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by Stephen Downes
Mar 04, 2016

Feature Article
The 2016 Look At The Future Of Online Learning
Stephen Downes, Mar 04, 2016.

When I was in university the predominate ethos was that we the faculty are the university. The reference in this recommendation to 'the faculty' in the third person is telling. The university has shifted in my lifetime from an institution in which the faculty collectively performed a valuable social service to one in which the faculty are employees, under increasingly tenuous employment conditions, and in some cases (notably sessionals and term lecturers) exploitative conditions. So the role of the faculty should indeed be rethought, though perhaps not in the manner intended.

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A 2016 Look at the Future of Online Learning
Contact North, 2016/03/04


I suppose this two-page set of outlooks on the future of online learning (17 page PDF with both parts) is good so far as it goes, but I don't think it goes deep enough. This first part looks at technological and structural changes to online learning and is the stronger of the two. The second part looks at changing social and business models, and is substantially weaker. All predictions of the future are a form of opinion writing, by definition, since the future has not happened yet. But this piece would have been strengthened considerably with an underpinning in actual cases and examples. Anyhow. I wrote my own version of the article, responding point by point to the unnamed Contact North author. You can read it here.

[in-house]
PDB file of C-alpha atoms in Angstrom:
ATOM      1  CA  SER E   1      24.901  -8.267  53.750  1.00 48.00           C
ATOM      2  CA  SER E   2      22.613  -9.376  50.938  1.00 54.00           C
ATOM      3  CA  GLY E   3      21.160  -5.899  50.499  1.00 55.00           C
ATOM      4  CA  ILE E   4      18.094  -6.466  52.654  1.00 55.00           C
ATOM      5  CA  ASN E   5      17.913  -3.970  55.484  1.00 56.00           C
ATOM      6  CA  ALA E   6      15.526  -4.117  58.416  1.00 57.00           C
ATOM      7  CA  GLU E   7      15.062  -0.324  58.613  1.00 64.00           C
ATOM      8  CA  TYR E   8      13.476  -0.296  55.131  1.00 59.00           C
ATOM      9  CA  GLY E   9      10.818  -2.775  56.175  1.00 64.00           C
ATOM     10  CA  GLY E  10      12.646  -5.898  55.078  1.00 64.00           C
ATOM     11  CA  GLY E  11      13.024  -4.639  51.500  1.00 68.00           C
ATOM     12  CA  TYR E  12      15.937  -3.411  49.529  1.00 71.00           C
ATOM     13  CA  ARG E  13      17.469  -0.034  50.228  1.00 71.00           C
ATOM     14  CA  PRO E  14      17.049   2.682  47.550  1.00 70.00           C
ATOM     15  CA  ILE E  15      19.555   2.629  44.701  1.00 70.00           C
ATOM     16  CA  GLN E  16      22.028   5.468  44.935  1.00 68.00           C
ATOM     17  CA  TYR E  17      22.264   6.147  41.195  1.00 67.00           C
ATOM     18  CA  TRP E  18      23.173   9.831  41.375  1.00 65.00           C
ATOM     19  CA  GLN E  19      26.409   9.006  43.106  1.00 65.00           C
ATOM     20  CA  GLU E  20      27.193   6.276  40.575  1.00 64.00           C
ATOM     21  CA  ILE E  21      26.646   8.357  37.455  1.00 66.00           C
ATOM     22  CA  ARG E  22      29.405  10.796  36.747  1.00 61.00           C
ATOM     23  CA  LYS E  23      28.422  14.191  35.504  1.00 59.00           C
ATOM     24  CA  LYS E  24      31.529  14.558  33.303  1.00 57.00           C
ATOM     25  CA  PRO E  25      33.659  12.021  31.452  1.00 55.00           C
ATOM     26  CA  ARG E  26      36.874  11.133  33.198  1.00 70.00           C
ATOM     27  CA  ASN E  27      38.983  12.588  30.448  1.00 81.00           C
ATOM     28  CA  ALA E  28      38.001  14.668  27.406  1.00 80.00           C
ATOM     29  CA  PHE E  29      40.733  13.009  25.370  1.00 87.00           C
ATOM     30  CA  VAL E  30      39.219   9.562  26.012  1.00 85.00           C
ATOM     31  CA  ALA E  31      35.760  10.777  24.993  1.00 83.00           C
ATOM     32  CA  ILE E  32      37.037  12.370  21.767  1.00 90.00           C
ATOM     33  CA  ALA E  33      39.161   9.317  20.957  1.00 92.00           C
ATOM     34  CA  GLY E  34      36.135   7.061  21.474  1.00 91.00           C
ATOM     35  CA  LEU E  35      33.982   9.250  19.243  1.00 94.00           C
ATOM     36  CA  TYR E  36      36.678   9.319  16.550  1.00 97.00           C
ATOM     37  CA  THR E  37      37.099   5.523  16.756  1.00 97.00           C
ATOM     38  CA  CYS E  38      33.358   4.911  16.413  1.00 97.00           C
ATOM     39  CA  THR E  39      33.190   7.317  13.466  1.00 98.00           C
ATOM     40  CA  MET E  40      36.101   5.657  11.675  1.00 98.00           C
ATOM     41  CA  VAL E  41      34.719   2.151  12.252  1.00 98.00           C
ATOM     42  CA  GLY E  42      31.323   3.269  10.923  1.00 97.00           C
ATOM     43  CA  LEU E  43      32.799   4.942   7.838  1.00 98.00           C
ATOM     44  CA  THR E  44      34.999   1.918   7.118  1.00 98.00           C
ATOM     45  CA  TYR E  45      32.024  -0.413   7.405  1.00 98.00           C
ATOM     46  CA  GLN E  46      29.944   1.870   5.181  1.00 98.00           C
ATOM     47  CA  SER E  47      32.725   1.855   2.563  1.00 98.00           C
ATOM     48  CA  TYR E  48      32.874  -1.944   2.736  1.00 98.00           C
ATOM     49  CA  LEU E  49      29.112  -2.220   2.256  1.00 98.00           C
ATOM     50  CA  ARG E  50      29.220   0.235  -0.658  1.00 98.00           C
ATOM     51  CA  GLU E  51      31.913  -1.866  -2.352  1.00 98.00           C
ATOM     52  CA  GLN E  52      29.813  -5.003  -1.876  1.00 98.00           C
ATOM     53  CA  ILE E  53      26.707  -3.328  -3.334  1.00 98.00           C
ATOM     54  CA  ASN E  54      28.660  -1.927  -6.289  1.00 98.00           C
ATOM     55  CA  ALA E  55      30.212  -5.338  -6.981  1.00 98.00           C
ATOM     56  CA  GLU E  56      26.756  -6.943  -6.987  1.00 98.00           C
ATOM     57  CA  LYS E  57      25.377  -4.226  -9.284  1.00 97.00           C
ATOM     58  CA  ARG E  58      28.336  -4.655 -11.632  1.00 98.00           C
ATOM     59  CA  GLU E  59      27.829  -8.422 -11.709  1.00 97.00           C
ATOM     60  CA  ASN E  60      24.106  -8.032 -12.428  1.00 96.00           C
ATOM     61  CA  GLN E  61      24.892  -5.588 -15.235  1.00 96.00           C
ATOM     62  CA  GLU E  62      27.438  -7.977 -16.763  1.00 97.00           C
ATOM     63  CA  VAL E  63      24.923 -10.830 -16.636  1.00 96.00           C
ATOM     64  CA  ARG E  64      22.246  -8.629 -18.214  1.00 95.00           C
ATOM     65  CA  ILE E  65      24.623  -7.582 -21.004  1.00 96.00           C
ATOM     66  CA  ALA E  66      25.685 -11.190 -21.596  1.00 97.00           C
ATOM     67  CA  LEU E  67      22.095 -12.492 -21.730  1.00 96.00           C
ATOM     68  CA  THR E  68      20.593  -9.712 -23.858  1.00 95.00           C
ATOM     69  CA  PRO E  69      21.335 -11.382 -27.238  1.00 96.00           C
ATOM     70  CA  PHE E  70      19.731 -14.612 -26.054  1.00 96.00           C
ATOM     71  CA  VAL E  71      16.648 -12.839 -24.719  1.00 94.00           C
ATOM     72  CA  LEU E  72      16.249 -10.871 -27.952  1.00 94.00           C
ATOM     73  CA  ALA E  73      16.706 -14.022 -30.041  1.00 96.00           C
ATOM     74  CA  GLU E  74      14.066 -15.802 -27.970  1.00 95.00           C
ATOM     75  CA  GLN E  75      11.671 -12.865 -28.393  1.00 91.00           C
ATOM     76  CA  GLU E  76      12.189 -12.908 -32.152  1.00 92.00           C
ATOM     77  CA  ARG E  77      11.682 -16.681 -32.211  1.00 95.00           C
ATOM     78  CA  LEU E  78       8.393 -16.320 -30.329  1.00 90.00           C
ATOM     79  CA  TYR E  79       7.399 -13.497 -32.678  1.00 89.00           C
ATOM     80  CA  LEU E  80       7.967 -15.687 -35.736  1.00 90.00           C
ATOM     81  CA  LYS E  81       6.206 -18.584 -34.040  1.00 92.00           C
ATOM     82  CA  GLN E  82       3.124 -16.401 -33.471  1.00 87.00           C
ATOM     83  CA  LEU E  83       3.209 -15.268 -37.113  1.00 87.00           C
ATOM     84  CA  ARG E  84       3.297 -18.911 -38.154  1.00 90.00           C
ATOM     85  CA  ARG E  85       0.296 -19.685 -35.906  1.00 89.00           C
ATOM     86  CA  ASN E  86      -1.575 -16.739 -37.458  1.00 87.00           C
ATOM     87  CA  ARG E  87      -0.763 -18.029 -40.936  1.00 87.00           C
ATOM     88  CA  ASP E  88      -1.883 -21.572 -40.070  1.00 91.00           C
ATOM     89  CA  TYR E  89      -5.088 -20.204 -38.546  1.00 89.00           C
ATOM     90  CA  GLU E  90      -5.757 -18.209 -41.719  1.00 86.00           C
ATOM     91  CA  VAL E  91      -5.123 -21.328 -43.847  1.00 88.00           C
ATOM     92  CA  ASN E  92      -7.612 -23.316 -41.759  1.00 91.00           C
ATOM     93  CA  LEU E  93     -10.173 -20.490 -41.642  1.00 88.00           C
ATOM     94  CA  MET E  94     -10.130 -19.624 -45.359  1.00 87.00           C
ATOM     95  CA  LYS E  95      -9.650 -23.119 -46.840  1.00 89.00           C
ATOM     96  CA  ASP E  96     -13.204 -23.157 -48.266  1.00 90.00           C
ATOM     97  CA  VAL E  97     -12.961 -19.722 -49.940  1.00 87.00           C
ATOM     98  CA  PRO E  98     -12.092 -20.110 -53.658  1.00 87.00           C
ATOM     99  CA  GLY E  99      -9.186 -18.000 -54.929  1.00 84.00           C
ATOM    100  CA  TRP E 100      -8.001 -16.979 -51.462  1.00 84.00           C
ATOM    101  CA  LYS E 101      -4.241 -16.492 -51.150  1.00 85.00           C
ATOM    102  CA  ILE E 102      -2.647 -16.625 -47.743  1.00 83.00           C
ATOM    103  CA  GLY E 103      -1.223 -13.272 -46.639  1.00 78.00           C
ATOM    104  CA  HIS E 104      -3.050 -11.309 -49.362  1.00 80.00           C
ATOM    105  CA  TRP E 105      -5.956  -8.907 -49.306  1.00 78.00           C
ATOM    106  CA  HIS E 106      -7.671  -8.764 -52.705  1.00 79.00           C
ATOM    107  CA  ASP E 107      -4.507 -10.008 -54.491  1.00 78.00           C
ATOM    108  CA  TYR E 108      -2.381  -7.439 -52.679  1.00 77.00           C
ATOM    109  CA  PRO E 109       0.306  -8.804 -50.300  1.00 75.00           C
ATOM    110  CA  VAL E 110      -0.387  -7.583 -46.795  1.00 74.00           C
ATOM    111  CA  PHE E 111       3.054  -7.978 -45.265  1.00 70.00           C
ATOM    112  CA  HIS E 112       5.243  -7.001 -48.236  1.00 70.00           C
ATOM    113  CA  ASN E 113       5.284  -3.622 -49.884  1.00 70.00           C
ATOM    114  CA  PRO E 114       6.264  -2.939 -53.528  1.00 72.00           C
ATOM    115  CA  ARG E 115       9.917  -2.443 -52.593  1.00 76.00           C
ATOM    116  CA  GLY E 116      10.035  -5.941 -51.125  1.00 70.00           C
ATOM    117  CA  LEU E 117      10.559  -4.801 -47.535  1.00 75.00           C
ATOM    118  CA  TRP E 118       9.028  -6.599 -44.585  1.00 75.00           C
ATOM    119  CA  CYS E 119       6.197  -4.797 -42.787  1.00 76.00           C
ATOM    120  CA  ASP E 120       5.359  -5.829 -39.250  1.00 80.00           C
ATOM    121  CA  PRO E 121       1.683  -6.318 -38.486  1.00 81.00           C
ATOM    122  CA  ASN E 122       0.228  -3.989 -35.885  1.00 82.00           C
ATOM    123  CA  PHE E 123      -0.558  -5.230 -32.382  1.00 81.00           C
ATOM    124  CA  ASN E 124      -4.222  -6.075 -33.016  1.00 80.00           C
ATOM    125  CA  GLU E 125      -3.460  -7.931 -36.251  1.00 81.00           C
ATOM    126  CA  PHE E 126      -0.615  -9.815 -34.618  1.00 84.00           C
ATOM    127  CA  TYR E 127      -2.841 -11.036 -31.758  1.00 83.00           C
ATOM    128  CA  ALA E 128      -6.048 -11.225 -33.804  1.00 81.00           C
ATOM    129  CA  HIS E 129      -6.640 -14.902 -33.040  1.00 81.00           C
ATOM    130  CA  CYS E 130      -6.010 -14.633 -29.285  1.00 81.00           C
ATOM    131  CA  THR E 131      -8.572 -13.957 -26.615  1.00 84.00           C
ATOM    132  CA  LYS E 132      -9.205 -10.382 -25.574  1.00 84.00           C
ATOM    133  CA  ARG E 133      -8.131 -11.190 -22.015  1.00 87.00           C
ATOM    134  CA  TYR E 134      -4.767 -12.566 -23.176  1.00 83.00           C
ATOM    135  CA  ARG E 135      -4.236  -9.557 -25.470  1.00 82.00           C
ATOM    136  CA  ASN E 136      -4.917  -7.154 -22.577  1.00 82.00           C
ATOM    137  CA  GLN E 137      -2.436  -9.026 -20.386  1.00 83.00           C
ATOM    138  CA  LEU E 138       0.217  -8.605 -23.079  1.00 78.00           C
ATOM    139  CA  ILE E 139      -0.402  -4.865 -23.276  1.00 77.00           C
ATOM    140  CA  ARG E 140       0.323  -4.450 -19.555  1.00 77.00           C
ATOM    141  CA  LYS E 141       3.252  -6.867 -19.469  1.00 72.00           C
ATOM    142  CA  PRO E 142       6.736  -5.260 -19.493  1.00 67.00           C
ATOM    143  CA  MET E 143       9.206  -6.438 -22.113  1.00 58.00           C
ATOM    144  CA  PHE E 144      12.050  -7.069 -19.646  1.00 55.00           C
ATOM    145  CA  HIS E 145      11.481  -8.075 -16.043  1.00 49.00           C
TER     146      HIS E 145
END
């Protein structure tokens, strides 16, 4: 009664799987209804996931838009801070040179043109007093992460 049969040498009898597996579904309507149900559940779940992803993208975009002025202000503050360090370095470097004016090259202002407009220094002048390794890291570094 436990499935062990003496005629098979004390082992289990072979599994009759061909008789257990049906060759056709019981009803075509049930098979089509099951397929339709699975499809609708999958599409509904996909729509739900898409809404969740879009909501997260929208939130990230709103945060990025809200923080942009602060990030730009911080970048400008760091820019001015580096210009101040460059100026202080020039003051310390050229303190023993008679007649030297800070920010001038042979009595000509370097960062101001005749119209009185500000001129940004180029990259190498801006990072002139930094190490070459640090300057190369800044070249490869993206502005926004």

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Real Future: A Female eSports Champion Speaks Out About Harassment
Kevin Roose, Real Future, YouTube, 2016/03/04


Interesting video that touches on a number of interesting topics: online gaming, Twitch, Hearthstone, gender issues, and more. From the video summary: "Kevin Roose visits Hafu and learns what life is like for a female eSports celebrity, and what she thinks could help eSports solve its gender problem. Hafu Chan is a legend. For the past eight years, she's been a star in one of the most popular sports in the world: competitive video gaming, known as eSports. Hafu streams herself playing Hearthstone and other games on Twitch, where she has thousands of subscribers and a loyal fan base. But she says she's been turned off from competing because of sexists and trolls sending her nasty messages." Good comment near the end: the thing that could damage esports in the long term and its popularity in the mainstream is just its lack of diversity.

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Copyright 2010 Stephen Downes Contact: stephen@downes.ca

This work is licensed under a Creative Commons License.